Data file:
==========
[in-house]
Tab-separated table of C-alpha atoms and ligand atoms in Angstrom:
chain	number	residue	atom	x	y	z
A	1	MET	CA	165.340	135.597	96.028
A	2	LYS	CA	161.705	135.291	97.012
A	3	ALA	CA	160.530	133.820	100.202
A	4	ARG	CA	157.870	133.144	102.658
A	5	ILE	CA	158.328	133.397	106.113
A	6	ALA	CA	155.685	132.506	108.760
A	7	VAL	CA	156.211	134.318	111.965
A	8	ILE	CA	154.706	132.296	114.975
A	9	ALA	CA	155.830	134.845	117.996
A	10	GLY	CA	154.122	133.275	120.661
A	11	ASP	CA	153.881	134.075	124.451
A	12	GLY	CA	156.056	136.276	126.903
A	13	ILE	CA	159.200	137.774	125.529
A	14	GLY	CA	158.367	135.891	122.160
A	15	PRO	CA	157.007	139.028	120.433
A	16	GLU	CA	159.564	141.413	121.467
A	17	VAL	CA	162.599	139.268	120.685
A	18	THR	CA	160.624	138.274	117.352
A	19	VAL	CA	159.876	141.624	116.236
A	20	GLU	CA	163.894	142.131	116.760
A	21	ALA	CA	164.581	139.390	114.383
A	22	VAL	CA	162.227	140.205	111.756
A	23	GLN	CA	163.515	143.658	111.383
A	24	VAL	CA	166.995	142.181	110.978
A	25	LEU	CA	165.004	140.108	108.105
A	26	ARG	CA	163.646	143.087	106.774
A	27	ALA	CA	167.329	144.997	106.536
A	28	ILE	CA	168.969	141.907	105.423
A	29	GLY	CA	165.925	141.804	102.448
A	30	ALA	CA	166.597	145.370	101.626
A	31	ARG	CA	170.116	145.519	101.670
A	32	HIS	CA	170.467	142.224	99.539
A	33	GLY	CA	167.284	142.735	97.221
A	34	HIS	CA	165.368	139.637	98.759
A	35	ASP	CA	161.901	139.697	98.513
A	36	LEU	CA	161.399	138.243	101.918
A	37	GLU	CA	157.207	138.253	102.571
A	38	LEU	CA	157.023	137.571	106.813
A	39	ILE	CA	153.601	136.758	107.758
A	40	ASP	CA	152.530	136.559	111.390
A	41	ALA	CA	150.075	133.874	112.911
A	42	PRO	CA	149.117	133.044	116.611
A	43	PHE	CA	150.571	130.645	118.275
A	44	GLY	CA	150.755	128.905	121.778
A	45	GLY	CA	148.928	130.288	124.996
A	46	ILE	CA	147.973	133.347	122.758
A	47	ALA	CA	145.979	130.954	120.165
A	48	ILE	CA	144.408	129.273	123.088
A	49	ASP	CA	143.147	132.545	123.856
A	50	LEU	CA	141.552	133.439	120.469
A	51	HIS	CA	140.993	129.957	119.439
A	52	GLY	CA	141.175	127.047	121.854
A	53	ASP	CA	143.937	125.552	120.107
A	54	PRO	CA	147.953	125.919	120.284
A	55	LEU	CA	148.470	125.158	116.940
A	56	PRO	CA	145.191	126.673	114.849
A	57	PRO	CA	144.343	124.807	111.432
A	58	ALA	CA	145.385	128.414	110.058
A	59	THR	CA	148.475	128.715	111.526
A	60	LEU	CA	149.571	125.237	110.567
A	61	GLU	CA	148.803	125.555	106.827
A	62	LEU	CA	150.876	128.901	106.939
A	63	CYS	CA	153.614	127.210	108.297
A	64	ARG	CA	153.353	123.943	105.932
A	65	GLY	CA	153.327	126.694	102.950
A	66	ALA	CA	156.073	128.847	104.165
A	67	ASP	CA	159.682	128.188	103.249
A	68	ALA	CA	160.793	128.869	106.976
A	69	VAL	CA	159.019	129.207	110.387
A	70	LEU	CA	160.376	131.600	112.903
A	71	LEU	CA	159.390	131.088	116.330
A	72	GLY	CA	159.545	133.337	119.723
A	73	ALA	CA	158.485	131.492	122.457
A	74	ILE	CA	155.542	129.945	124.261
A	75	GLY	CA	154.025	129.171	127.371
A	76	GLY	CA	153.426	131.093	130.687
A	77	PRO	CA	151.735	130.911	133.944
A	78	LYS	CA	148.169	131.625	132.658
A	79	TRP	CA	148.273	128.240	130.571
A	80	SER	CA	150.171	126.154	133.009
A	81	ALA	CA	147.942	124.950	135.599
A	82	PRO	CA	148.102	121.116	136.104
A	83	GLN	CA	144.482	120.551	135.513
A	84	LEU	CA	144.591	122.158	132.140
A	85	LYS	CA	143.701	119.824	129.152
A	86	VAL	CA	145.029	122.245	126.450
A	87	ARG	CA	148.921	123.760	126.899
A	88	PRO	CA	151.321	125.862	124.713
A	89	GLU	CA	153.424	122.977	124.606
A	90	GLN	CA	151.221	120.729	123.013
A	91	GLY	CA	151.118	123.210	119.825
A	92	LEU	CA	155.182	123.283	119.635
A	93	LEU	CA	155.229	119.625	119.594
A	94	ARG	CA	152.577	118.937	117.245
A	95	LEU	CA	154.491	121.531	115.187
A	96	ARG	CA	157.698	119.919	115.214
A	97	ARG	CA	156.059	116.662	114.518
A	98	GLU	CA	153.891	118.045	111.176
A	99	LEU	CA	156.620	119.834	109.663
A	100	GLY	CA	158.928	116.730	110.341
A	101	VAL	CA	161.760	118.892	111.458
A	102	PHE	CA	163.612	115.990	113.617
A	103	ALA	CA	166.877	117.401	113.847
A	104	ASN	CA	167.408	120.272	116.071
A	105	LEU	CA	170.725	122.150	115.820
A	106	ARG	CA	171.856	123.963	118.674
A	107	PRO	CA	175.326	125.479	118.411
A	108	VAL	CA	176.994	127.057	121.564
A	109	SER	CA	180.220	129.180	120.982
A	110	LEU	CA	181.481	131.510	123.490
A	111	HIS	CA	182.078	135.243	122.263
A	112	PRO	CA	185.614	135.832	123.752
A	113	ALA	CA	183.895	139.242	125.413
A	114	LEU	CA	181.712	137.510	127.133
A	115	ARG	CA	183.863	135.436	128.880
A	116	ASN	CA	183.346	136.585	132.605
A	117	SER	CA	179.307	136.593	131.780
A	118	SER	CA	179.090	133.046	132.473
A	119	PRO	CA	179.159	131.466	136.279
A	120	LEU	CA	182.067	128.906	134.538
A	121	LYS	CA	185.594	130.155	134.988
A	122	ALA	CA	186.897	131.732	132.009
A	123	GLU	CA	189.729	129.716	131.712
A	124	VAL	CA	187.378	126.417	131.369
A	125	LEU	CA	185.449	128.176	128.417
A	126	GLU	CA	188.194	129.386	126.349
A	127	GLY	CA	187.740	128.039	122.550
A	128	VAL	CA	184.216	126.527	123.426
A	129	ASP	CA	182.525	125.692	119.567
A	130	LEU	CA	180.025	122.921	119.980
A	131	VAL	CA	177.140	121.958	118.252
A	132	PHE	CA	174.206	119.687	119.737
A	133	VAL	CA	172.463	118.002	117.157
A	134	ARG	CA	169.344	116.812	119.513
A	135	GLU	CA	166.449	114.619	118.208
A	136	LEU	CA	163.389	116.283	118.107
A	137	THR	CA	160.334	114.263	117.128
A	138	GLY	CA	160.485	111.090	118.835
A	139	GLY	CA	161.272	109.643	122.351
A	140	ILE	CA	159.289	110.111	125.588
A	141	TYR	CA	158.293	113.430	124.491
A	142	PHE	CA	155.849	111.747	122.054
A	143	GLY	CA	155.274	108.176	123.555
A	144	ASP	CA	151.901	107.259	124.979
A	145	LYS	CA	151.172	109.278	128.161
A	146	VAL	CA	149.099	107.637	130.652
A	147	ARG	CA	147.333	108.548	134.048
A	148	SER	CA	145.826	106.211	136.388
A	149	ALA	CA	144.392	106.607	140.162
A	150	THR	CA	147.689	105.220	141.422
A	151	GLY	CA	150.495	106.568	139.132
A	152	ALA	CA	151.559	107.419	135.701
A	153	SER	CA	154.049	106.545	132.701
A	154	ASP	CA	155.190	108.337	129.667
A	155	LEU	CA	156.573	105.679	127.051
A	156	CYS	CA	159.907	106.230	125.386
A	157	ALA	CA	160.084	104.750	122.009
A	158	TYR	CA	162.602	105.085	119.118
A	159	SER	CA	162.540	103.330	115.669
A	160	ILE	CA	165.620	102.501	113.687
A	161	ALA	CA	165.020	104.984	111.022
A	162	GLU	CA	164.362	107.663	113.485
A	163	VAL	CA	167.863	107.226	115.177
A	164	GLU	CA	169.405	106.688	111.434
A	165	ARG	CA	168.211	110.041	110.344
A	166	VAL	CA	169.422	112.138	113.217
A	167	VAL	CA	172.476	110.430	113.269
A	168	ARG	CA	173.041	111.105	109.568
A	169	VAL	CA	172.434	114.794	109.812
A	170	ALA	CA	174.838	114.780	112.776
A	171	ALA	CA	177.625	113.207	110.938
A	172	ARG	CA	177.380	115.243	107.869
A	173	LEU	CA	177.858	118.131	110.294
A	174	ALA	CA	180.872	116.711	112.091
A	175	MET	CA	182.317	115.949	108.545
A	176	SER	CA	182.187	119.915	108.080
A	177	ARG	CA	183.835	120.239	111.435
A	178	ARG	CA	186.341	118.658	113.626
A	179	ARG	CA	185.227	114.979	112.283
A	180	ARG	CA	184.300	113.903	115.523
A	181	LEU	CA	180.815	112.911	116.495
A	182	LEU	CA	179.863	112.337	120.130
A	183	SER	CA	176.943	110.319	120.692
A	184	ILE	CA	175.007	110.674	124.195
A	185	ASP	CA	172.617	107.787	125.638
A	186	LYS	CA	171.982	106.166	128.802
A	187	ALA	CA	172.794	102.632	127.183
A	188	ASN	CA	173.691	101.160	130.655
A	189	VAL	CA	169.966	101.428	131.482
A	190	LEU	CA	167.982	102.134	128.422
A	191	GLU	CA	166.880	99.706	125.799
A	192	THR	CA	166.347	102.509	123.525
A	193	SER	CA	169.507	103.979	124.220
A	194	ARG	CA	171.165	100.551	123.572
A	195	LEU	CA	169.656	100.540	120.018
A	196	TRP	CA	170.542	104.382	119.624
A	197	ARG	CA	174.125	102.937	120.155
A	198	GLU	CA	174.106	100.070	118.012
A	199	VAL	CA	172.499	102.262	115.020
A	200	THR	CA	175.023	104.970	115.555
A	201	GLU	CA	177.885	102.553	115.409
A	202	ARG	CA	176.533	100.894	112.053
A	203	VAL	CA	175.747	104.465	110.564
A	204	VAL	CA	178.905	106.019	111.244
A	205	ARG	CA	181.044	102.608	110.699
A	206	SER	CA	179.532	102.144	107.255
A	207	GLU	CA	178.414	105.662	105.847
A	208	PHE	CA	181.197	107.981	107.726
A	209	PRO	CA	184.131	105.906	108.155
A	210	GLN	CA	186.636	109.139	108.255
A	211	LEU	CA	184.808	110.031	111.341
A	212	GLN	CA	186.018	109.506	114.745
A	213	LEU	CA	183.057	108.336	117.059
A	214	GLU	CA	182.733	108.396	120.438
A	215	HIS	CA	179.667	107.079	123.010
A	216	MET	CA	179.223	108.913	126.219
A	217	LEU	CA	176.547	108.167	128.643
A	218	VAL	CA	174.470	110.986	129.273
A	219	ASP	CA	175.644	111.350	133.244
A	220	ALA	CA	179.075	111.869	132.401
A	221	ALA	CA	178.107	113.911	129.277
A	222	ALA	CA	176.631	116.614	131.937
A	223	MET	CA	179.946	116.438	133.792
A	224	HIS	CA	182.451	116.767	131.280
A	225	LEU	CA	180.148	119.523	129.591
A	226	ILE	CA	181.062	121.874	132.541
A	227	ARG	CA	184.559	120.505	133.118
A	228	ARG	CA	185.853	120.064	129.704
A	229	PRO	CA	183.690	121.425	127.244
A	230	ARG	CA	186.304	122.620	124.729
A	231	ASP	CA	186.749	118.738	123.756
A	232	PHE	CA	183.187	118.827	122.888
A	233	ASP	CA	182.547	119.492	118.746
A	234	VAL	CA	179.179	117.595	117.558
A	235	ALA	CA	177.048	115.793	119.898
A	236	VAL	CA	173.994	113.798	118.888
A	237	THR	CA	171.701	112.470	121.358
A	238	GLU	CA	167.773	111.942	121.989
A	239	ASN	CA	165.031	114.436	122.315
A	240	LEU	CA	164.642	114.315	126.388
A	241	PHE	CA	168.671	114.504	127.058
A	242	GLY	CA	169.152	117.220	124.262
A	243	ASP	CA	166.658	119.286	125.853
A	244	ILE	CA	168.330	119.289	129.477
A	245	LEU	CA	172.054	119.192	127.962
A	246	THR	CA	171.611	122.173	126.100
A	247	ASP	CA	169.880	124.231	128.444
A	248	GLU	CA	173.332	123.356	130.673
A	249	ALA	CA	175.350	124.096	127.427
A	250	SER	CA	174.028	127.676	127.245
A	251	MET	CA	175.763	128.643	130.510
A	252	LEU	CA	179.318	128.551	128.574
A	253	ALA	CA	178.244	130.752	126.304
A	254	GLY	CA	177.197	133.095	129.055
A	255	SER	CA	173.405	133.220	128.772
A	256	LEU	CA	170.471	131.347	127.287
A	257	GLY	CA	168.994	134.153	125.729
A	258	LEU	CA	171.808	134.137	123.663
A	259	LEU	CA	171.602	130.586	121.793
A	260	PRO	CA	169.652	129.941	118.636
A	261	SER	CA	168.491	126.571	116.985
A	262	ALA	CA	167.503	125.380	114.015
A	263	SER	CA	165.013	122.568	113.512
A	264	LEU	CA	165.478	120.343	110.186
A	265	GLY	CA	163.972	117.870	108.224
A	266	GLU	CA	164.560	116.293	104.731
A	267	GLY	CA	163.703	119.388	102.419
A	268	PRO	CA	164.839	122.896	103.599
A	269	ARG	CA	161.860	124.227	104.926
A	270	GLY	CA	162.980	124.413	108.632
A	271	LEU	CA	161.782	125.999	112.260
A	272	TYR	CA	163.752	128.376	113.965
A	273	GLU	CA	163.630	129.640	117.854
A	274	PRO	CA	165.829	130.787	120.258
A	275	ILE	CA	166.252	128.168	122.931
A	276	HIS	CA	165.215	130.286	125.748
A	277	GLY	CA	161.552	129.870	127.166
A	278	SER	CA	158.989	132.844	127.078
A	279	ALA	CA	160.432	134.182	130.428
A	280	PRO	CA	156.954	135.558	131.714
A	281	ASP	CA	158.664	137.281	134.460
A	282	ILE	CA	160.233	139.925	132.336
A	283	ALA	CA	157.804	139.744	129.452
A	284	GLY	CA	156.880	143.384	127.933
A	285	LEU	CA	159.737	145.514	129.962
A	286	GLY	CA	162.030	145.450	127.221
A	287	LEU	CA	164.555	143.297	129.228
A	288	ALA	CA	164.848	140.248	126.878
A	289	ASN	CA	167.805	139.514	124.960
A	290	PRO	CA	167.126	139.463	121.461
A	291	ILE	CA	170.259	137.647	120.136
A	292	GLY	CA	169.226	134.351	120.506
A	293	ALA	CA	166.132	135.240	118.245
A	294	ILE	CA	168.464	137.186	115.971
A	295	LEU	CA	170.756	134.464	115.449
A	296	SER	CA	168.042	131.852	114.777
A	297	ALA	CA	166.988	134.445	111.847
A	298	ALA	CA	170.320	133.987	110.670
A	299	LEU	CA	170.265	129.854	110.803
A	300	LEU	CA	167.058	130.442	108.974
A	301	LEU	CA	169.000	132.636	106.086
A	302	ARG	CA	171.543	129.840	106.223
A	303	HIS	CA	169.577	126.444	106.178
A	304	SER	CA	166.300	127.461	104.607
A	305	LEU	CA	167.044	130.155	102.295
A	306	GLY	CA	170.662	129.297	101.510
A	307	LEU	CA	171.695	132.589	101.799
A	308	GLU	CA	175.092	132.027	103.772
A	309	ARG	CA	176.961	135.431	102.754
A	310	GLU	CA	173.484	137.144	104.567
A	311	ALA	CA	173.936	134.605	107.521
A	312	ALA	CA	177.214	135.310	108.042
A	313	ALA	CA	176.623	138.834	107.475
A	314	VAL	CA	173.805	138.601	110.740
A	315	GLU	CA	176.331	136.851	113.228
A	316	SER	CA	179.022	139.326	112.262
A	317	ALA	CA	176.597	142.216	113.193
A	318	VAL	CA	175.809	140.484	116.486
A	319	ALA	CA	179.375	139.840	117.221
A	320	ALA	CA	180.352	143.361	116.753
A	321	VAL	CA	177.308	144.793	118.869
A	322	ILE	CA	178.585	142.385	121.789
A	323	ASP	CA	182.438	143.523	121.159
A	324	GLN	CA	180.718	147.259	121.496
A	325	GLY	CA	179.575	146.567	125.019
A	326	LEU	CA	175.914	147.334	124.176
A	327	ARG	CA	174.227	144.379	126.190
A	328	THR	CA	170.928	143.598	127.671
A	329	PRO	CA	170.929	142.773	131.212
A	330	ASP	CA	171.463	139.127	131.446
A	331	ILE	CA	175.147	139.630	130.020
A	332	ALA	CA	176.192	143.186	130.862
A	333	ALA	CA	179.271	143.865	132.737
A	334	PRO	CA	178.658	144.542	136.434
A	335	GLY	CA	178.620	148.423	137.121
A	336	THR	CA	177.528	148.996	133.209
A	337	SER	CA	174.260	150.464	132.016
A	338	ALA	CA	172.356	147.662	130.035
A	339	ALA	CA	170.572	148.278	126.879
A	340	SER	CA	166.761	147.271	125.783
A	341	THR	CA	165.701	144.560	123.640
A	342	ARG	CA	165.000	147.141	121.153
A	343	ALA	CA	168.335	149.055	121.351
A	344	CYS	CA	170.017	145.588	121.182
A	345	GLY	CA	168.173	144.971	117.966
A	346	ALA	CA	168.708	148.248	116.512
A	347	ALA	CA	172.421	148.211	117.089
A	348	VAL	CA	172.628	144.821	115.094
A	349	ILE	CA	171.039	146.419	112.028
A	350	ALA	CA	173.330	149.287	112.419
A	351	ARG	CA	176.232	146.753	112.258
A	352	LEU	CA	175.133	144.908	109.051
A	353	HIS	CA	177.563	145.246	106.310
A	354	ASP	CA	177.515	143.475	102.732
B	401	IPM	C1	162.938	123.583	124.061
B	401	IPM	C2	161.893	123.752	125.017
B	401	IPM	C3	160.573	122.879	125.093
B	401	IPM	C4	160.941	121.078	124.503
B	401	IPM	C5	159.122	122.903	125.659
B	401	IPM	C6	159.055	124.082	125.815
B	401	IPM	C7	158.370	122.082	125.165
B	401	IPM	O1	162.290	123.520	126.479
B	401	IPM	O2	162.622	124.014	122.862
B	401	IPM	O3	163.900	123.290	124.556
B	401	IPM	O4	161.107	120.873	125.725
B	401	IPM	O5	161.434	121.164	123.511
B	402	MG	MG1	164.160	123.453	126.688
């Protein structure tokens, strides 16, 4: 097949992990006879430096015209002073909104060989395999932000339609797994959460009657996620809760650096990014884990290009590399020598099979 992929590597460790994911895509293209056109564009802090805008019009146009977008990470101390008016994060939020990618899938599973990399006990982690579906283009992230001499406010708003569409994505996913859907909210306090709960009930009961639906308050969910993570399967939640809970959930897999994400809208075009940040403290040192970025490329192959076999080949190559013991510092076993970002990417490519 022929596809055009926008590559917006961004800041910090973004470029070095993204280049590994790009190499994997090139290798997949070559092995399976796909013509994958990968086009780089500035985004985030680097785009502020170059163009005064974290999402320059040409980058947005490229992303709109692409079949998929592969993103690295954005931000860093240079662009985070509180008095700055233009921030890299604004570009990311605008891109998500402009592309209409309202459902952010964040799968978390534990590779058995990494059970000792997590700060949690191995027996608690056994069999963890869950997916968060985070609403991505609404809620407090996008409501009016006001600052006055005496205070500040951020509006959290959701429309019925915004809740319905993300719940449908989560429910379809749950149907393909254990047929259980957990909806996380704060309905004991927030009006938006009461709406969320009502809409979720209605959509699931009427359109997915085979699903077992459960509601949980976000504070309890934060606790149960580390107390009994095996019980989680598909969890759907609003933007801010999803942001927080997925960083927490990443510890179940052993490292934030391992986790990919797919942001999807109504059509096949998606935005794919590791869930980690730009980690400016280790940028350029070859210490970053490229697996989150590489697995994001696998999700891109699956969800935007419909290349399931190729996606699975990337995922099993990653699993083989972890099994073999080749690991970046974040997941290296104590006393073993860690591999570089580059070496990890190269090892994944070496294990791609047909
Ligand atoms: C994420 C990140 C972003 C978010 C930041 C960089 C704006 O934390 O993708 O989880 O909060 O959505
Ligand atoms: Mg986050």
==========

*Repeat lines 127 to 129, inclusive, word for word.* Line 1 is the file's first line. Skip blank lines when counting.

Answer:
A	124	VAL	CA	187.378	126.417	131.369
A	125	LEU	CA	185.449	128.176	128.417
A	126	GLU	CA	188.194	129.386	126.349